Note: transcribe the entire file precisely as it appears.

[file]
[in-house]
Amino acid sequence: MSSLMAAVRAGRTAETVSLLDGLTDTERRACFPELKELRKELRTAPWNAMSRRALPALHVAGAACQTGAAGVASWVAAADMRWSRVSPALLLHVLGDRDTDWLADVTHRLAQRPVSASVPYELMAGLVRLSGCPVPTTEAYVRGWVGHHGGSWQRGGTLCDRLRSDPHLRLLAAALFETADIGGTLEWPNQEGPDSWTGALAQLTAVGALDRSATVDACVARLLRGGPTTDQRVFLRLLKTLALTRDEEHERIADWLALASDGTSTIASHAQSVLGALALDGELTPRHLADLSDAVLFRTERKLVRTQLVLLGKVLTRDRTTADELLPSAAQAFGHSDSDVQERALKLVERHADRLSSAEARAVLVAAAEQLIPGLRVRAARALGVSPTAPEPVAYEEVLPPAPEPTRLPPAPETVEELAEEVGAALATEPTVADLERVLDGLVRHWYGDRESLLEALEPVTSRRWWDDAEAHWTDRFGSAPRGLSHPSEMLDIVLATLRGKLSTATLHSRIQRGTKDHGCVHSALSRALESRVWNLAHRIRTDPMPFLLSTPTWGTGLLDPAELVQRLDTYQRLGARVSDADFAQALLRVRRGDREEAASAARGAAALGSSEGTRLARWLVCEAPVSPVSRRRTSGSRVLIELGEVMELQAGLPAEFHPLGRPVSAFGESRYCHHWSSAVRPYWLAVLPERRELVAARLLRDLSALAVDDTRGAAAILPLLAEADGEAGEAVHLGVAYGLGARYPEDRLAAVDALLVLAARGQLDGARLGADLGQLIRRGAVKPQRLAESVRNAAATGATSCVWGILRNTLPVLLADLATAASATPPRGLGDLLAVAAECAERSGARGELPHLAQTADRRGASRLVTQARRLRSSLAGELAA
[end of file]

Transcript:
[in-house]
Amino acid sequence: MSSLMAAVRAGRTAETVSLLDGLTDTERRACFPELKELRKELRTAPWNAMSRRALPALHVAGAACQTGAAGVASWVAAADMRWSRVSPALLLHVLGDRDTDWLADVTHRLAQRPVSASVPYELMAGLVRLSGCPVPTTEAYVRGWVGHHGGSWQRGGTLCDRLRSDPHLRLLAAALFETADIGGTLEWPNQEGPDSWTGALAQLTAVGALDRSATVDACVARLLRGGPTTDQRVFLRLLKTLALTRDEEHERIADWLALASDGTSTIASHAQSVLGALALDGELTPRHLADLSDAVLFRTERKLVRTQLVLLGKVLTRDRTTADELLPSAAQAFGHSDSDVQERALKLVERHADRLSSAEARAVLVAAAEQLIPGLRVRAARALGVSPTAPEPVAYEEVLPPAPEPTRLPPAPETVEELAEEVGAALATEPTVADLERVLDGLVRHWYGDRESLLEALEPVTSRRWWDDAEAHWTDRFGSAPRGLSHPSEMLDIVLATLRGKLSTATLHSRIQRGTKDHGCVHSALSRALESRVWNLAHRIRTDPMPFLLSTPTWGTGLLDPAELVQRLDTYQRLGARVSDADFAQALLRVRRGDREEAASAARGAAALGSSEGTRLARWLVCEAPVSPVSRRRTSGSRVLIELGEVMELQAGLPAEFHPLGRPVSAFGESRYCHHWSSAVRPYWLAVLPERRELVAARLLRDLSALAVDDTRGAAAILPLLAEADGEAGEAVHLGVAYGLGARYPEDRLAAVDALLVLAARGQLDGARLGADLGQLIRRGAVKPQRLAESVRNAAATGATSCVWGILRNTLPVLLADLATAASATPPRGLGDLLAVAAECAERSGARGELPHLAQTADRRGASRLVTQARRLRSSLAGELAA